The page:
A New Take on Old English with “The Wake: A Novel”

As a devotee of language, I am also a fan of history.  Language and its change are a result of what happens in history; when cultures meet, trade, meld, or dominate… there is linguistic change.  For the English language, the single most transformative period followed the Norman Conquest of 1066.  We do have writings from this period in both Anglo-Saxon and Norman-French, but nothing can quite capture the feelings of a people truly facing the end of their world like a personal narrative, even if it is fictional.  Enter “The Wake: A Novel” by Paul Kingsnorth.

Kingsnorth wanted to write a story written in Old English, but he faced a problem… would anyone be able to read it.  So, what he set out to do was to pair down our modern language to rely more heavily on words of Anglo-Saxon origin and use a spelling more reminiscent of of this older tongue.  He has created what he calls a “Shadow Tongue.”  It isn’t Old English, but you get the feeling of the language but with the ability for a much wider audience to comprehend its pages.  Don’t get me wrong, if you do not find this idea intriguing it may seem off putting; but if you are looking for your next reading challenge and have any interest in the English language and history, this is for you.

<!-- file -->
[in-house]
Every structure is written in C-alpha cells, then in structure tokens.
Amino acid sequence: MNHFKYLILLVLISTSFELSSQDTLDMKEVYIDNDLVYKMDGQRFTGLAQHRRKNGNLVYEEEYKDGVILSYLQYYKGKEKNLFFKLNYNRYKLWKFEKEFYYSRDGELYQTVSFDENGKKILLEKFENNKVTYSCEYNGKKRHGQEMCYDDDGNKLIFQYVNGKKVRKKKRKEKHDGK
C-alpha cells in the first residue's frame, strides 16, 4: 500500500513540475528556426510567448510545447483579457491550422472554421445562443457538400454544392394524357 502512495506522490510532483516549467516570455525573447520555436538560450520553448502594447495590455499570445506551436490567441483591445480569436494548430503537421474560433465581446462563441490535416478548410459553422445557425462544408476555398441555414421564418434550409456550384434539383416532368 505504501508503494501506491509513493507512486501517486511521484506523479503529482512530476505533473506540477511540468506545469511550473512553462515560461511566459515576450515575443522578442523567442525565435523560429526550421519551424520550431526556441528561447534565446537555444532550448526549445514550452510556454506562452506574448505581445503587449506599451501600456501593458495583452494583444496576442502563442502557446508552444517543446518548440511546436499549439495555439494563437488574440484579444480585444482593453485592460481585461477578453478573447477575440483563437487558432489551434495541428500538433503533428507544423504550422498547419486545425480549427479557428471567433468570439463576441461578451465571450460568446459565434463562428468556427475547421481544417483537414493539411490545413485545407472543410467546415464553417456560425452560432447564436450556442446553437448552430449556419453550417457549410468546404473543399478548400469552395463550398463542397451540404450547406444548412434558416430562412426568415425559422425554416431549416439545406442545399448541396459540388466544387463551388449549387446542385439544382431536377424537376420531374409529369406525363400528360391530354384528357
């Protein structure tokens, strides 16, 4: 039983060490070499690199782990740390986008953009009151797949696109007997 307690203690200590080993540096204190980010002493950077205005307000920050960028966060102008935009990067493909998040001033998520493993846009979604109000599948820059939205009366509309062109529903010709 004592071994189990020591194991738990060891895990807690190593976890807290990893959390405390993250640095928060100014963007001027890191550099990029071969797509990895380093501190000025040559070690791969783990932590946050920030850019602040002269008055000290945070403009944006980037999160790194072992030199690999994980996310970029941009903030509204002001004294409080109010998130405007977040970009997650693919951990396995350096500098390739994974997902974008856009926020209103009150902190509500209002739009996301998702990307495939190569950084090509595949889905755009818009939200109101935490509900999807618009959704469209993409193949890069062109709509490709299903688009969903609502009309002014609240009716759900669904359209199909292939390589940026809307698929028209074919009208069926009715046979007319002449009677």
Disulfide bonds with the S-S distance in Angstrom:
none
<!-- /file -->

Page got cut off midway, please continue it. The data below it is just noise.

Throughout the read, I have found myself laughing at the character of Buccmaster of Holland, the principal character and narrator of the tale, and his outbursts only shortly thereafter to be taken aback by the thoughts of living through such a time.  The book certainly has its share of humor expressed in the camaraderie of many of the characters and it spares little of the brutality of the events.

My understanding is that this book is the first of a trilogy with the first set one thousand years ago, the second in modern times, and the third a millennium into our future.

The book comes with a small glossary that explains some of the words, but it isn’t comprehensive, by intent, and a small guide concerning the language.  My suggestion would be to start with the guide and skim the glossary (not to try to memorize, but just go with it), then jump in.  If you have at least a vague understanding of Old English and the sound changes it was experiencing before the Norman Conquest (for example, “C” often times being pronounced as our modern “CH” and “G” often times being pronounced as our modern “Y”), then you are off to a good start.

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